Randy Nelson is a coal miner who would have it no other way. Every workday he harvests the black ore by machine, a mile or more below the Appalachian Mountainsmoving in his father's footsteps to help provide the fuel which, in turn, provides America with more than half of its electricity.
Nelson, of Costa, W.Va., is master of an occupation he took up 26 years ago, at age 20. He still recalls his first midnight trips into what seemed at the time an ominous cavern coming to life, as though he were in the belly of the earth.
"It's an awesome experience inside," Nelson says. "Every little sound or creak or noise makes you jumpy (at first)." But work provided plenty of distraction, and when his shift was over, he walked outside to a beautiful sunrise. Years later, he still enjoys his job.
"It's kinda hard for someone who's never had the feeling," he says. "It just sort of gets into your blood. I'll stay with it . . . up until retirement."
Coal mining today bears little relation to the dangerous, impoverishing labor it once waswhen coal towns were company towns, and children often worked the mines. Mining today is more mechanical than physical; Nelson operates a "continuous miner" machine with carbide teeth that scrapes coal from the underground walls, sending it to loader cars and a conveyor belt that carries it out.
Before becoming a miner, one now must take 40 hours of safety training, then apprentice for six months before receiving a Miner's Certificate.
In the '70s, two coal mines existed near Nelson's home, and the industry still had a strong influence in the communityhis father even played on a mining softball team. Mining now is just one of many occupations in the region; of 3,000 people in Nelson's valley, only about 100 are miners.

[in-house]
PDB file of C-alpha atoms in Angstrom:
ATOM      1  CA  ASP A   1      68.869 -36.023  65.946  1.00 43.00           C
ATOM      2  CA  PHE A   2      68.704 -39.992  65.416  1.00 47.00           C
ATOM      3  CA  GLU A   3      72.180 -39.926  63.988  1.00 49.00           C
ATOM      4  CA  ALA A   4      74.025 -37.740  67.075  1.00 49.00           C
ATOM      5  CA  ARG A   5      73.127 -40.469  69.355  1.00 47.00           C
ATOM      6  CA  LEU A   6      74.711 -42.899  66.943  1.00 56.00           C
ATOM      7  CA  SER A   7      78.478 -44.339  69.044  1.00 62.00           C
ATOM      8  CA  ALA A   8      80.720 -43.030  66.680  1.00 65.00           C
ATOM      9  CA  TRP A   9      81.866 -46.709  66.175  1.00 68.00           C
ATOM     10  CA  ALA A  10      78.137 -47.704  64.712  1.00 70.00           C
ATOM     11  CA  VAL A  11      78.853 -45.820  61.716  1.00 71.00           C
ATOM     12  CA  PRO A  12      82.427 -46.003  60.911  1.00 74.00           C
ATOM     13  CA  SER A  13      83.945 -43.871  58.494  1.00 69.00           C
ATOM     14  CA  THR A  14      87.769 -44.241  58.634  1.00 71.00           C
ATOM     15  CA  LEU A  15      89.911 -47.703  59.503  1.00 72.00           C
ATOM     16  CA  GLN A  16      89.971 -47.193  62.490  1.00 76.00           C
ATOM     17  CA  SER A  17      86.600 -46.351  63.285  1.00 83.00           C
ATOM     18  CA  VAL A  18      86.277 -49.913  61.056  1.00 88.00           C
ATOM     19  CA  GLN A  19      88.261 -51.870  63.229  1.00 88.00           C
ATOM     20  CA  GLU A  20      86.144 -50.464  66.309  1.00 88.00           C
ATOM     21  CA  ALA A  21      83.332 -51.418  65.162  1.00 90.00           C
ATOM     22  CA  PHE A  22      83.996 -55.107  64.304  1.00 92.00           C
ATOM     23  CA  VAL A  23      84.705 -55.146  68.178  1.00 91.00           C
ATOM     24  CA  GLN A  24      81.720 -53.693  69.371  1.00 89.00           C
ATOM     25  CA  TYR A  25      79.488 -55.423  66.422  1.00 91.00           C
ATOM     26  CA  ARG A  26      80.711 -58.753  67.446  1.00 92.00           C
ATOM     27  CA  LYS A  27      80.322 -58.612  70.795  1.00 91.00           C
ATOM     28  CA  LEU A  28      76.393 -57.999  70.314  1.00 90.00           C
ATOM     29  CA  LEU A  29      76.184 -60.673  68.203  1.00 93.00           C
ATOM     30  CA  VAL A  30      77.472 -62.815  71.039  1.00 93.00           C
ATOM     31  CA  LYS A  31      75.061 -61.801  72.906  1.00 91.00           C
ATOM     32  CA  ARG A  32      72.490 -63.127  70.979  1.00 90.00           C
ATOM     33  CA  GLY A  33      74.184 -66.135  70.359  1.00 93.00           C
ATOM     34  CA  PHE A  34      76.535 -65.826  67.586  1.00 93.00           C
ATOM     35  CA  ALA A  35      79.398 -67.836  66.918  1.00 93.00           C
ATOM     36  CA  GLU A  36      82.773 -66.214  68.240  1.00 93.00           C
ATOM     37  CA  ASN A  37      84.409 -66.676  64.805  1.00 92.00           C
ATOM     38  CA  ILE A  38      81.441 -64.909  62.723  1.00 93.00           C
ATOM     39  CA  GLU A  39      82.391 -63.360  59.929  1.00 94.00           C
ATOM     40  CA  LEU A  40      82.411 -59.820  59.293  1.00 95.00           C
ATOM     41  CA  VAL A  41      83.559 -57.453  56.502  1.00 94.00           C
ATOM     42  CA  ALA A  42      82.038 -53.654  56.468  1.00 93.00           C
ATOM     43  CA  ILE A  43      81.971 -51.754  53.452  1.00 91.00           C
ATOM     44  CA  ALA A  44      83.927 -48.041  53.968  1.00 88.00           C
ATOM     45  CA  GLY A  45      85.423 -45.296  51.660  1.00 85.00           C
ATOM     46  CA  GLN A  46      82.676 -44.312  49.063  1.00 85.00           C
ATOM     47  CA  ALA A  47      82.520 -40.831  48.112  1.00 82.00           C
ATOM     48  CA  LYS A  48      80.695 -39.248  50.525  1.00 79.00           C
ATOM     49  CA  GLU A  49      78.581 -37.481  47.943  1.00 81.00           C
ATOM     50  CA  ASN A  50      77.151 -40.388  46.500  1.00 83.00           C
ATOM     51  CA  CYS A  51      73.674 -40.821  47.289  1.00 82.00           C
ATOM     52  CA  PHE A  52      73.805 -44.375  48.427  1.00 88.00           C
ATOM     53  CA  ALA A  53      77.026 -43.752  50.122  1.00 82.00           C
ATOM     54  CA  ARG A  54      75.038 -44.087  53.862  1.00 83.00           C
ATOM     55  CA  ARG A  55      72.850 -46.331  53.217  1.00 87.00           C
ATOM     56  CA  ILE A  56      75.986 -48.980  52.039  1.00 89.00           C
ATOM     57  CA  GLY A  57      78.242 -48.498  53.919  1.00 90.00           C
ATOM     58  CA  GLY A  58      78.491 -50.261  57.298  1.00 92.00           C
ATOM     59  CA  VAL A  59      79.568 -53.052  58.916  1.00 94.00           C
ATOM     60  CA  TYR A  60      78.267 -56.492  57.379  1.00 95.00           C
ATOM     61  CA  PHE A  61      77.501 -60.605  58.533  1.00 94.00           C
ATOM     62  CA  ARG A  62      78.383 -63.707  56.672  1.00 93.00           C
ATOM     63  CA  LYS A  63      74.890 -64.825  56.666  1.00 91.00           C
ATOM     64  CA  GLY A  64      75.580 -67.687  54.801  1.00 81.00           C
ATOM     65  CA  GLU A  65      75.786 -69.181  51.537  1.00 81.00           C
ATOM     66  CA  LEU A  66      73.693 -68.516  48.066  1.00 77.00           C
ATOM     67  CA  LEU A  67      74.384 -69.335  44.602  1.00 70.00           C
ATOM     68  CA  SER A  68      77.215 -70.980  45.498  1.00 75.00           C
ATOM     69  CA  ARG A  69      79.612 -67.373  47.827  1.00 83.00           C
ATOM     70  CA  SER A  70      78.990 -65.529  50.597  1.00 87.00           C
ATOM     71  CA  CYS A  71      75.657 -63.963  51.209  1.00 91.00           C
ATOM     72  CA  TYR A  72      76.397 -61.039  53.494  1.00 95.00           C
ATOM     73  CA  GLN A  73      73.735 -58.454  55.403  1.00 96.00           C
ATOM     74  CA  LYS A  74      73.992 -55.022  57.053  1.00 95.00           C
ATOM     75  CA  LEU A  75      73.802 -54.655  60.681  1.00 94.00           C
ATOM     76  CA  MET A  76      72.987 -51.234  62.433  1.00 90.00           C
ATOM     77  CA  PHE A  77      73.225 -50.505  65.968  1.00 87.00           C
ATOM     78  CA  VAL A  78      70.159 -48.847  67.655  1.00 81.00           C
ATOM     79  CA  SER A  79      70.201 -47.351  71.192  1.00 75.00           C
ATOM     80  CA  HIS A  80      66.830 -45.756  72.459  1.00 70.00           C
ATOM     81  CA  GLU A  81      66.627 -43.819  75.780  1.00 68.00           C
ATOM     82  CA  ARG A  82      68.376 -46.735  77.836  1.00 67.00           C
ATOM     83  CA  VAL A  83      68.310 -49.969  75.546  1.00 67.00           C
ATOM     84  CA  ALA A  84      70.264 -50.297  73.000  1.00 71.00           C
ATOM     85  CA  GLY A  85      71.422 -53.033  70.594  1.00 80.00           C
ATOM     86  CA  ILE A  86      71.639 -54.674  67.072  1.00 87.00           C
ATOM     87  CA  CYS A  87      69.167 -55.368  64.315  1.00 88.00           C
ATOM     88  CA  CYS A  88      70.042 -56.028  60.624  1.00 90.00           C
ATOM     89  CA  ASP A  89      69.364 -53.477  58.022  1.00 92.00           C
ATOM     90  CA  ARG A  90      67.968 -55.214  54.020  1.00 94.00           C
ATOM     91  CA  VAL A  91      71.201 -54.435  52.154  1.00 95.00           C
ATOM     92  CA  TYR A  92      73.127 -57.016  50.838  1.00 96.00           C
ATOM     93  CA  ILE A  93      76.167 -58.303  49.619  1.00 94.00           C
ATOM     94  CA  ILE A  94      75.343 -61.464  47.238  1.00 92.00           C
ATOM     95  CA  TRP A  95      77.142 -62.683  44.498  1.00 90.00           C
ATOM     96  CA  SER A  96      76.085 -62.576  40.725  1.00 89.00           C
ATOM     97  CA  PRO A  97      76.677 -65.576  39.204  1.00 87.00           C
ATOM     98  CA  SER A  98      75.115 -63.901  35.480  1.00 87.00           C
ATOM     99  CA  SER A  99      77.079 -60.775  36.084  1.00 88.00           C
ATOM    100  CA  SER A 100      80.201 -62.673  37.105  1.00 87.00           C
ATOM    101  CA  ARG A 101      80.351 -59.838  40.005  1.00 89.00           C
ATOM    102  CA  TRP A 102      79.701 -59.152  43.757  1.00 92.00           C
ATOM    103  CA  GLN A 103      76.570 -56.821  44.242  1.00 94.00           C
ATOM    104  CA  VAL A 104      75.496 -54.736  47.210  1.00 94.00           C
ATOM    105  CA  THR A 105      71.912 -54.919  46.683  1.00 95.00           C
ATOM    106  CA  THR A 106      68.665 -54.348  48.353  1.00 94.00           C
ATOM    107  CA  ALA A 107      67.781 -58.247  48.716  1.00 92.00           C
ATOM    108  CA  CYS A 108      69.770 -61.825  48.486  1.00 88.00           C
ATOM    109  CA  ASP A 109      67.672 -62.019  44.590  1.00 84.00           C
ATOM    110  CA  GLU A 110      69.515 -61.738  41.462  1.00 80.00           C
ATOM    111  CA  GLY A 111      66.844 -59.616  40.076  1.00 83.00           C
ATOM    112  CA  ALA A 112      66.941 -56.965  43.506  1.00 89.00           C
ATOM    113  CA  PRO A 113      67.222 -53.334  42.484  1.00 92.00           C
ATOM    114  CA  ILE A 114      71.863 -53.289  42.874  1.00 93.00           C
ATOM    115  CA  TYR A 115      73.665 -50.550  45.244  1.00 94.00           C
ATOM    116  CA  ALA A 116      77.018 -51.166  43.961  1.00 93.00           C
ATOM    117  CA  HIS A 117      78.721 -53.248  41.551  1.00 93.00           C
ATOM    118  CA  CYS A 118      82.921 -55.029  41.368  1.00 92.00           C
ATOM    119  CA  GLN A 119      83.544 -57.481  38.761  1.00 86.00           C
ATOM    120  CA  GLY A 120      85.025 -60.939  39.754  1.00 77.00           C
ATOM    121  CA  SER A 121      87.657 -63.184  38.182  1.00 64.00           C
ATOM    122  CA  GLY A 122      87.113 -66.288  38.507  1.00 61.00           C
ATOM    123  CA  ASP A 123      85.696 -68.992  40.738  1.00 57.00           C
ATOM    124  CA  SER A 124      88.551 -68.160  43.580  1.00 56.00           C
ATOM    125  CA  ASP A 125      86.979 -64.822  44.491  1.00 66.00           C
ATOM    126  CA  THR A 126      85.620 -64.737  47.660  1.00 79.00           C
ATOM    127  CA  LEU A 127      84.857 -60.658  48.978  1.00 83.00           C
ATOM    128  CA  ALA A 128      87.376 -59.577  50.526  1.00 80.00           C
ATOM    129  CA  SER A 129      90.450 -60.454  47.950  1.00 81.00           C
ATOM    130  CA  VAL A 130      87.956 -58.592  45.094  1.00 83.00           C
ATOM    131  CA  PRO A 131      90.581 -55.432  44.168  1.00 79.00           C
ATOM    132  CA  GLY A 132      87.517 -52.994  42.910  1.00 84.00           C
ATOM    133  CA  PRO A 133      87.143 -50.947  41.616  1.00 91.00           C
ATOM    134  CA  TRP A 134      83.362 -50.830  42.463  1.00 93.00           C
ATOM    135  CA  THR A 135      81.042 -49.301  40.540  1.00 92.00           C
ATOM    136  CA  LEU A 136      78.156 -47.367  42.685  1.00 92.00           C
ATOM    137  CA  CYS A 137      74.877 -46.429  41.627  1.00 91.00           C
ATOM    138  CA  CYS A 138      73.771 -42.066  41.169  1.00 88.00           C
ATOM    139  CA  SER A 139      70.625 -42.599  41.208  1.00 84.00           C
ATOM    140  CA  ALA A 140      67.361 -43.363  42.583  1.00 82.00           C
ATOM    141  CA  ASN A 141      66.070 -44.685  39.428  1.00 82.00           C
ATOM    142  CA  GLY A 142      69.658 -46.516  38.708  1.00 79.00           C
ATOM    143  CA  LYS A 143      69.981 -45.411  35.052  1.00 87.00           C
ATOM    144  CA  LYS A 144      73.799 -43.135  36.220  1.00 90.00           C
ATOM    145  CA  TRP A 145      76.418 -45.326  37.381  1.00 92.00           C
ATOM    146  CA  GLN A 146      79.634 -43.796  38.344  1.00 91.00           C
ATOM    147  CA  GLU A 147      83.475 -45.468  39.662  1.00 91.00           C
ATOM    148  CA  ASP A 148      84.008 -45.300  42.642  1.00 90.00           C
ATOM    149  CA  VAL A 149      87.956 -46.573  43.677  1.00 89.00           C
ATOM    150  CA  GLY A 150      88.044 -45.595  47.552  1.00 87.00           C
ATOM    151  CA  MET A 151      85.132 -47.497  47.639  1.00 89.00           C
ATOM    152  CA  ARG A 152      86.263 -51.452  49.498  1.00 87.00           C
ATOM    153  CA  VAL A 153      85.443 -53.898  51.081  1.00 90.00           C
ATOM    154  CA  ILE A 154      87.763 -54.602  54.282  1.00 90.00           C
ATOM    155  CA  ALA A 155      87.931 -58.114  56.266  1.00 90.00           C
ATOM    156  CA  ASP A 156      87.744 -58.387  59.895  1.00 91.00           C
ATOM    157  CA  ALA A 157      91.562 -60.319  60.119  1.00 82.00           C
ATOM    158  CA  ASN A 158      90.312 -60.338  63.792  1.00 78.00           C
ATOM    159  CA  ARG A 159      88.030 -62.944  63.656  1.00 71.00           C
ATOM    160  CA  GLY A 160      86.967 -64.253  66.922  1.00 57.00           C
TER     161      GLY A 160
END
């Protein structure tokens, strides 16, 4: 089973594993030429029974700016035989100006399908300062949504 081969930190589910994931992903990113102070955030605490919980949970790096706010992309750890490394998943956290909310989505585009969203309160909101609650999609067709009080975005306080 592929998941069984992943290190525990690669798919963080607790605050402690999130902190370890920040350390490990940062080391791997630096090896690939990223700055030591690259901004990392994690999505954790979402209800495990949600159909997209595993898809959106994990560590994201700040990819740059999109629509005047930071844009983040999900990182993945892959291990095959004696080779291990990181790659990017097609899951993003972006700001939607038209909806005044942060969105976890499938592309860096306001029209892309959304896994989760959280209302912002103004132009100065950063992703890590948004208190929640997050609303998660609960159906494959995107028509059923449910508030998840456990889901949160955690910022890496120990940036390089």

Technology, government oversight, and union contracts have forged other changes for America's 80,000 coal miners. Nelson, for example, earns roughly $50,000 a year, with a month's vacation, a pension, and health plan. The coal dust which caused "black lung" disease for so many miners (including Nelson's father) today all but doesn't exist. Huge machines inhale dusty air in the mine and filter it clean. Air quality is monitored hourly, miners' lungs routinely are x-rayed, and respirators provide a final safeguard.
Miners also have reliable communication with the outside world by way of a hard-line telephone system, which not only helps with daily operations, but also is invaluable in case of trouble.
Though work is still physically demanding, Nelson says there is something profound about his job. Advancing deeper into the earth, miners discover areas unseen by human eyes. They even find fossils in the sandstone.
"When you look at something like that," Nelson says, "you really can't help but wonder how it got there and when and how it all took place."
When they have reached the end of a coal seam, it's time to leave it.
The team of three or four miners retreats slowly, taking out as much coal as possible. Pillars of stone and coal were left in place during their advance to support the ceiling of the shaft (timbers are no longer used). Upon leaving, the miners chew away cautiously at the pillars which support the world above them.
Though injuries and deaths are rare in the industry these days, Nelson still is relieved when he emerges into sunshine at the end of a shift.
"There's always something comforting about rounding that last corner and seeing daylight," he says.
But he enjoys the work nonetheless, if only because he knows that by pulling his share of coal from the earth, he makes the light of America shine a little brighter.